I started working on the hair with 4H and 2H pencils, blocking in major forms, getting a feel for the shapes, shadows and highlights. One aspect of the portrait that’s given me some angst are the highlighted hairs running counter to the general trend of the underlying masses. They are very interesting and add something to the drawing but are a problem for me to add in. They are smooth, fine lines, curving over the top of darker, underlying hair that’s been gathered up to be tied into pig tails. I tried impressing the fine light hairs, then working in the darker tones, leaving fine white lines, but that didn’t really work. I didn’t like the reflectance left on the edge of the fine line. So, I covered them up. I finally decided that I would have to take the time to lightly draw them in and then carefully add tone around them. I also looked at a great many pencil portraits and don’t see too much in the way of fine highlighted hairs running counter to the general direction of the hair masses. But, in Savannah’s case there are many of them and they form an important part of the hair mass. So I’ve endeavored to include many – but not all of them. I want to give the impression they are there without having to add all of them in.
After blocking in the hair masses, I started back over with darker pencils, going from the 2H to the HB and then to the 2B in the darkest areas such as the tightly bunched group of hair above and below the hair clips. These are the areas where shadows intensify.
I’m working back and forth between pencils, working in details and delineating fine hairs. I’m creeping up on the darkest tone of the hair, comparing one area to another, seeing how they relate to one another. I’ll be doing that over the next week, when, I hope to have the hair completed.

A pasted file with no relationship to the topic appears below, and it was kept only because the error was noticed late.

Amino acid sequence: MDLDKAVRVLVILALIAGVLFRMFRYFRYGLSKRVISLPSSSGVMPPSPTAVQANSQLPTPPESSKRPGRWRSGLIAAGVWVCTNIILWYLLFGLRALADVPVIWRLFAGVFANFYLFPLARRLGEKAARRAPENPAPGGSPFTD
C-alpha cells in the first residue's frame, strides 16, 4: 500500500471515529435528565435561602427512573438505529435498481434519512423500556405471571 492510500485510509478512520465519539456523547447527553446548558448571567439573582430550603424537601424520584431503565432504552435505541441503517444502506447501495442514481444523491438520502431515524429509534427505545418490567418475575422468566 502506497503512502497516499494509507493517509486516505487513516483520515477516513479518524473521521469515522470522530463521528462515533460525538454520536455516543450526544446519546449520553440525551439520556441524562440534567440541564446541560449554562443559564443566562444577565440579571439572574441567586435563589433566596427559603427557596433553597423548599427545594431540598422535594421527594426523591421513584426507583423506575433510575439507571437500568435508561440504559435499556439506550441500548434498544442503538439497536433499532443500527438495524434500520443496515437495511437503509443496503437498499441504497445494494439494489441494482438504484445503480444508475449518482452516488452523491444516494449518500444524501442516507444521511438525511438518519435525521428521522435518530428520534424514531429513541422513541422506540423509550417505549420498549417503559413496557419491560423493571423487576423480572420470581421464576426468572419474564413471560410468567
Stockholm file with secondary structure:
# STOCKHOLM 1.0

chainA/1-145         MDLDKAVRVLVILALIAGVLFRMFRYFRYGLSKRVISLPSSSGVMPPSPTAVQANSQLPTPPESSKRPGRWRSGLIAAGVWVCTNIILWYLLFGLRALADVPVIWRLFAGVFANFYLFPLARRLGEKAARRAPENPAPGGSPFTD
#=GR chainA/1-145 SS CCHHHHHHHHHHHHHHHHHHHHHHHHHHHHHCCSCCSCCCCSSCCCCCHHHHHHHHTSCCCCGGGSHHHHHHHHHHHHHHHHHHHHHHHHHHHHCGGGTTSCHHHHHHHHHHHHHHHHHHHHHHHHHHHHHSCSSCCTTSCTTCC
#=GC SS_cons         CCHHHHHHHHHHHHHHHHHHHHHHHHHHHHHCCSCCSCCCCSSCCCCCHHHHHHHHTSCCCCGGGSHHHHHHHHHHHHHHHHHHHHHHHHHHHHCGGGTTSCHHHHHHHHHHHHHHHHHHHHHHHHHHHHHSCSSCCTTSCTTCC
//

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Re: Savannah

Postby RichardDevine » Wed Jan 21, 2015 2:29 pm

Thank you. I appreciate the compliment. Practice, practice, practice, study, study, study. Try to work at every day.
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Re: Savannah

Postby ehoeveler » Wed Jan 21, 2015 6:36 pm

Richard, you are so generous with your (process) sharing - Thank You, again! Oh, do I need to tell you?
She's looking fabulous. E
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Re: Savannah

Postby Cristo » Fri Jan 23, 2015 9:49 am

Great drawing!
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Re: Savannah

Postby RichardDevine » Wed Jan 28, 2015 8:28 am

Work In Progress: Savannah, Update 6
I spent the last week working on the hair and have it nearly completed.
Even though the hair is lighter – very blond – it still has a tonal range. It goes from very light, even white, tones in areas which are directly hit by sunlight, to darker areas that are tucked up into the pigtails. The range of tones is similar to that of the face. If her hair had a darker local color (i.e., natural color), the range of tones would toward the darker end.